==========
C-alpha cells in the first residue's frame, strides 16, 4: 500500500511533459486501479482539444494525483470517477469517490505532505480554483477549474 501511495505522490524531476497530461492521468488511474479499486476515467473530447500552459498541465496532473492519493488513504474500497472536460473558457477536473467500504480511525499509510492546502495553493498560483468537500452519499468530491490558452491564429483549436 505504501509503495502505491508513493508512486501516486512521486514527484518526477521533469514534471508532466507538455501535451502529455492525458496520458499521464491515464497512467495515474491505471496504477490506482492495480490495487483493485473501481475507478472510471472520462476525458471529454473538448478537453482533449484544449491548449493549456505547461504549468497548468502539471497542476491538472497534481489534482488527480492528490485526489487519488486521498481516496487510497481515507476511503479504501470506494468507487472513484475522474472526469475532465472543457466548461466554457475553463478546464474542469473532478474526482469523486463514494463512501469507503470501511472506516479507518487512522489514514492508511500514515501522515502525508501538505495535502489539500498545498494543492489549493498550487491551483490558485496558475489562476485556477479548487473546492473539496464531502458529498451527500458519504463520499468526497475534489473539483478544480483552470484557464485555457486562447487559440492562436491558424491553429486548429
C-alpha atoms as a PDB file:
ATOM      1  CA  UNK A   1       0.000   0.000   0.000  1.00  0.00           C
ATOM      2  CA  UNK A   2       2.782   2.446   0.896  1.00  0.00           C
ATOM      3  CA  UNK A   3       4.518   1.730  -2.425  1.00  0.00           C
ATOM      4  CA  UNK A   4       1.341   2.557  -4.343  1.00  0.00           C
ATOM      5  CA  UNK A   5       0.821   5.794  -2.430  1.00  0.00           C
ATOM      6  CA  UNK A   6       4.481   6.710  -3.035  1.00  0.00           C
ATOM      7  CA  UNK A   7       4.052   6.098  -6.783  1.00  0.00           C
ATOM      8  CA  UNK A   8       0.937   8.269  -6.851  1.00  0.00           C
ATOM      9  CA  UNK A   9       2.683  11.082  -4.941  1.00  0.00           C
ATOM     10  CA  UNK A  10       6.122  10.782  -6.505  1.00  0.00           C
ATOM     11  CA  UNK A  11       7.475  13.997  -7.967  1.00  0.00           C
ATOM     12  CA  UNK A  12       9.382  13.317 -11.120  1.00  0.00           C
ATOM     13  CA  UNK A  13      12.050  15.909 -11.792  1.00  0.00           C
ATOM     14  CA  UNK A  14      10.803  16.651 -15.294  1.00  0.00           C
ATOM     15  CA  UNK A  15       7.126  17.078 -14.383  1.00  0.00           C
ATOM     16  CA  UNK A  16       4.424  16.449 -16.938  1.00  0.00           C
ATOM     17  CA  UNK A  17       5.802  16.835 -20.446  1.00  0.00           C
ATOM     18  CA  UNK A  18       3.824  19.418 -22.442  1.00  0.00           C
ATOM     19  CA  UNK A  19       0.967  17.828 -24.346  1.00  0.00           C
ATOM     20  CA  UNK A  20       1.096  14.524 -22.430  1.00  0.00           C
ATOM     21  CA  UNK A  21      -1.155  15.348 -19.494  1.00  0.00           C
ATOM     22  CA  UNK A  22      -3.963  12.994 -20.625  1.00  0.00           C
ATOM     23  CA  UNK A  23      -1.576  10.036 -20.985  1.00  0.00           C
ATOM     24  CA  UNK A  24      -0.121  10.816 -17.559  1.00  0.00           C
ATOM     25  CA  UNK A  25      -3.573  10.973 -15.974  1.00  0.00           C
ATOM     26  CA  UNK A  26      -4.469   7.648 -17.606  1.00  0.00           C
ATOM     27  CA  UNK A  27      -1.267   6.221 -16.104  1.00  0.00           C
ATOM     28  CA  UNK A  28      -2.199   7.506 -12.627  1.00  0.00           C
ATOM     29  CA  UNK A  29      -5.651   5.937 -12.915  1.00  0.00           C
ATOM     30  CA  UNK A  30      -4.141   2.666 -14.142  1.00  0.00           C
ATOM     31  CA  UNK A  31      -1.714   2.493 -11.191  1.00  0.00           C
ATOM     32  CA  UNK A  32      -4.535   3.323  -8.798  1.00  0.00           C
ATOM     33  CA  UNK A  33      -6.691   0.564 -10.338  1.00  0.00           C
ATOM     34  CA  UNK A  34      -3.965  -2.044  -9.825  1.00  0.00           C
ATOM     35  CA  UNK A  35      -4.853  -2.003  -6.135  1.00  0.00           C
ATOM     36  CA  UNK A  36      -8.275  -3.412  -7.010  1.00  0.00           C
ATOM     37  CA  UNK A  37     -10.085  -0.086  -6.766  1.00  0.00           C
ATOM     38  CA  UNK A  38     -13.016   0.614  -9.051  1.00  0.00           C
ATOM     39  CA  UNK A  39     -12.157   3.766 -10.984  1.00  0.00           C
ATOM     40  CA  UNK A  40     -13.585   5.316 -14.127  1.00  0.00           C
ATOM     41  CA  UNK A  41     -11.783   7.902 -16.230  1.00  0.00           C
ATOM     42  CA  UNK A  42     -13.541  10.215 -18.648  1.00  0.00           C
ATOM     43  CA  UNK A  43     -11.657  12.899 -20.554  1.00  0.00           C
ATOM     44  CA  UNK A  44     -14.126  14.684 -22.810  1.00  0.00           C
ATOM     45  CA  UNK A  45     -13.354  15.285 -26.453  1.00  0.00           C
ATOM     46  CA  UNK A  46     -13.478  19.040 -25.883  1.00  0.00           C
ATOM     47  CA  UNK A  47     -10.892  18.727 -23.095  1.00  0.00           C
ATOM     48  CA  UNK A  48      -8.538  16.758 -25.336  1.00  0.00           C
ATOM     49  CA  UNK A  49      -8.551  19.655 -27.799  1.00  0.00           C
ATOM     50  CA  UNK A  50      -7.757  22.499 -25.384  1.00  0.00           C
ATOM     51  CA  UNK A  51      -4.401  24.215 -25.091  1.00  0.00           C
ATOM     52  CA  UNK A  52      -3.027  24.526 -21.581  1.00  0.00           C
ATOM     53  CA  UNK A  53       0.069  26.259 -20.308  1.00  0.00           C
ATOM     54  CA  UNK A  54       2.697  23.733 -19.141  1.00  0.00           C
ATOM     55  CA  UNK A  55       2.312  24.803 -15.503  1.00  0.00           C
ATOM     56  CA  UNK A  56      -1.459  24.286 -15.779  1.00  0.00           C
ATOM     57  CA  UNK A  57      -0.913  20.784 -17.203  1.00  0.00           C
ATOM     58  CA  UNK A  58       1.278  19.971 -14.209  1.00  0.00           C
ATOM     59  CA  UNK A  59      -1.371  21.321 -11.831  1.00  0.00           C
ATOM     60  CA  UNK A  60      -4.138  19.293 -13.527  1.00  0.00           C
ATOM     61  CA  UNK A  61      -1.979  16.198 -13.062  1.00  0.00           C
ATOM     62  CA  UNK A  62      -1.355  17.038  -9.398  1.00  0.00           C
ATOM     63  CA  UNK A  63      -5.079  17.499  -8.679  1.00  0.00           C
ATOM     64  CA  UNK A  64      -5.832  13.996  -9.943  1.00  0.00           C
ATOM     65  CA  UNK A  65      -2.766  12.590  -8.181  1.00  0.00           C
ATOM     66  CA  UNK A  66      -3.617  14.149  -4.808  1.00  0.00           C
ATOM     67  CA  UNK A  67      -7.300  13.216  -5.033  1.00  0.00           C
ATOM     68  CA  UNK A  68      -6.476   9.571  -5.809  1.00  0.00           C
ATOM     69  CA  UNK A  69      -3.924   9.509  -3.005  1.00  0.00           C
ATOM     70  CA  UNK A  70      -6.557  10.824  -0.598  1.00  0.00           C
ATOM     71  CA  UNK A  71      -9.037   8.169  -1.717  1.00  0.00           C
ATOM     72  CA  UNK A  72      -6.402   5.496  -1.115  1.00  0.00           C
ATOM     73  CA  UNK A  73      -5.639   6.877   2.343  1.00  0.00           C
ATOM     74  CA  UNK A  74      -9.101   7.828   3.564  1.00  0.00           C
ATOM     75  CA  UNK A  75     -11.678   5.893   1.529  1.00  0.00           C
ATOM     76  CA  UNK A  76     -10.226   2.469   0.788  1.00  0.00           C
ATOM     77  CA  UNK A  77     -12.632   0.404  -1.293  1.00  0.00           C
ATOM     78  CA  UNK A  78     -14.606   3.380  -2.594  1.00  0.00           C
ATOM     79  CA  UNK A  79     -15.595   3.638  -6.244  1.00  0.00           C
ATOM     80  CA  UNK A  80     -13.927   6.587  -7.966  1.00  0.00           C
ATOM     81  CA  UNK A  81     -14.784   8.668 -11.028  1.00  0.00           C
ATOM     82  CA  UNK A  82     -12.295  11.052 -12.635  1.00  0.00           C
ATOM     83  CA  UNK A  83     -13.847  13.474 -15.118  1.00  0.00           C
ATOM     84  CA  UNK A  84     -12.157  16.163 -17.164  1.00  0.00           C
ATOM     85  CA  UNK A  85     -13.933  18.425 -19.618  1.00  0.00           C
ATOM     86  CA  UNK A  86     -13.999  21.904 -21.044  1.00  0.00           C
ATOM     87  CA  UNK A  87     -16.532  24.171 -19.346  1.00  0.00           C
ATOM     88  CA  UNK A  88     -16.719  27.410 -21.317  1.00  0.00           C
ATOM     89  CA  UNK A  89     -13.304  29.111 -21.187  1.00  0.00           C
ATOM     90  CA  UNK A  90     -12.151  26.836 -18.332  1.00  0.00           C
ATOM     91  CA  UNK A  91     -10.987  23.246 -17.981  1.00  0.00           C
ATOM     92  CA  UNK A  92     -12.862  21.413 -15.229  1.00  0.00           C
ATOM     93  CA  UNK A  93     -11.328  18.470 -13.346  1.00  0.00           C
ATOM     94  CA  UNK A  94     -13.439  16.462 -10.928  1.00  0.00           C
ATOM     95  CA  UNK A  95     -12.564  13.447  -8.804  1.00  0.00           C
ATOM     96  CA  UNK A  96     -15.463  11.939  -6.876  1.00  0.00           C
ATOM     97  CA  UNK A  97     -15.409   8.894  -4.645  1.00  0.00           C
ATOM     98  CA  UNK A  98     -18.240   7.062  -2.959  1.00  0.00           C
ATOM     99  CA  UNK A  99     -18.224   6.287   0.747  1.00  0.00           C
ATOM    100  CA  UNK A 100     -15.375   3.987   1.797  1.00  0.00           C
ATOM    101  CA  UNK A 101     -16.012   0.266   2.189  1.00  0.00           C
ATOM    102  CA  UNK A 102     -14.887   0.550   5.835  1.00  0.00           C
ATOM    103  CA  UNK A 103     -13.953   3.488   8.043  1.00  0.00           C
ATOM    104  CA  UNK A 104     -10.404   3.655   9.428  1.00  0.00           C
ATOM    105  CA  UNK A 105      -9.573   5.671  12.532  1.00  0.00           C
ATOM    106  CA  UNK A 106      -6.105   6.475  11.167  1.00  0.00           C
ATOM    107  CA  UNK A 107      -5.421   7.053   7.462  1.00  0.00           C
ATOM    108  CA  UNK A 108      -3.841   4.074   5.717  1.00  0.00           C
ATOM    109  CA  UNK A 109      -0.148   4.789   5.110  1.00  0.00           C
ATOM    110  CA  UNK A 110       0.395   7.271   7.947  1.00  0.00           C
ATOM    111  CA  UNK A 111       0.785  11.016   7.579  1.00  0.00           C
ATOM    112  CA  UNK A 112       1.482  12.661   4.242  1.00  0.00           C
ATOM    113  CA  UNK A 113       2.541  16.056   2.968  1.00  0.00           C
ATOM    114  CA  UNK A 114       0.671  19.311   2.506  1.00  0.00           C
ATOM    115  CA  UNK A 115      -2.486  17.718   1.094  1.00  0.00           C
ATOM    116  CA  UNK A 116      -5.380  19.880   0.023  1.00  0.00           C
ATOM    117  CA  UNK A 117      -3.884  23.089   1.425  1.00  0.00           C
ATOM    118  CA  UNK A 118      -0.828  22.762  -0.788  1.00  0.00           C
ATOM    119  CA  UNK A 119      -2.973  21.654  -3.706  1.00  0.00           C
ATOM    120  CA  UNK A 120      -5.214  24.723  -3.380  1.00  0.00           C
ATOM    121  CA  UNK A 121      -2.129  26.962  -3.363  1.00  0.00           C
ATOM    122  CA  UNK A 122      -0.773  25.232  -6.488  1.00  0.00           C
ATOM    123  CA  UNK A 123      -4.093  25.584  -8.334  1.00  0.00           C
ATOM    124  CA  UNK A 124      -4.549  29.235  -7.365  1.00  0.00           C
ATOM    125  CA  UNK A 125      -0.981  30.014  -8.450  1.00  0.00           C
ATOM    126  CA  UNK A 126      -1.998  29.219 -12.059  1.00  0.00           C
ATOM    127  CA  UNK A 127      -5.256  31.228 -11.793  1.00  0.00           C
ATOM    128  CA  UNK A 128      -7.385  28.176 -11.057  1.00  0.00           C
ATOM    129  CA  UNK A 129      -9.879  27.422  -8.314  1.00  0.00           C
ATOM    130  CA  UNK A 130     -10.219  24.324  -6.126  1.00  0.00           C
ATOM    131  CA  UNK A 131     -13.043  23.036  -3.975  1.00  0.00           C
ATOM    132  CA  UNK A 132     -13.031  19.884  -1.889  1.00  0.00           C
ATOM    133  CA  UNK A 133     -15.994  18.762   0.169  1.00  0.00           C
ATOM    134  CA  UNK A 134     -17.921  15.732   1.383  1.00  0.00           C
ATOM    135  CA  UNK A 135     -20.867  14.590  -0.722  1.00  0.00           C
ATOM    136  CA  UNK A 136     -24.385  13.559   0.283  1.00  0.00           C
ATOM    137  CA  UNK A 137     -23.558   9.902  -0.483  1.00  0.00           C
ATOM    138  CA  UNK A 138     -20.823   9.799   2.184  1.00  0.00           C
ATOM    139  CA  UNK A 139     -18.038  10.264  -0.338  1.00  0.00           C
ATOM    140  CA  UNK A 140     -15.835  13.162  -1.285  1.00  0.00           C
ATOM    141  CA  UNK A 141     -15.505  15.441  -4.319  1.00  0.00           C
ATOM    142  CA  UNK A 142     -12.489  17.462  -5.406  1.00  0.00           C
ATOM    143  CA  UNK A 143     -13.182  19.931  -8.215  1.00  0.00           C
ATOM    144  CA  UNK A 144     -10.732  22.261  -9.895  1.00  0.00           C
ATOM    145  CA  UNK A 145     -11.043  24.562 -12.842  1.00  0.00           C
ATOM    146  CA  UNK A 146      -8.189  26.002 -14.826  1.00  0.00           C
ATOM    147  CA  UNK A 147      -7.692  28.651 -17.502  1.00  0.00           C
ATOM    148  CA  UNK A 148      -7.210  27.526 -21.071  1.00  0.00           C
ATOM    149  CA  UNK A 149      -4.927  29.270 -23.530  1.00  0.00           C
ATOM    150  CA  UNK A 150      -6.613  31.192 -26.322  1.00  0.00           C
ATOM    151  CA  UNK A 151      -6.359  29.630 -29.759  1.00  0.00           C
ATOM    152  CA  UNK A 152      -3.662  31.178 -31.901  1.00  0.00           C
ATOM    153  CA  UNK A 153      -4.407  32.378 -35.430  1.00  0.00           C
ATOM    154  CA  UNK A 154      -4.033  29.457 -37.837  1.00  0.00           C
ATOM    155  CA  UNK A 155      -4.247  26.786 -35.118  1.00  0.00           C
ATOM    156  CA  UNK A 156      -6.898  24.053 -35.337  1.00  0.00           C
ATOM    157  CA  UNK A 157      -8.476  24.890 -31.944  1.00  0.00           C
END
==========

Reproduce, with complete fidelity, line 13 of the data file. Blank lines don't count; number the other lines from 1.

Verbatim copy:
ATOM     11  CA  UNK A  11       7.475  13.997  -7.967  1.00  0.00           C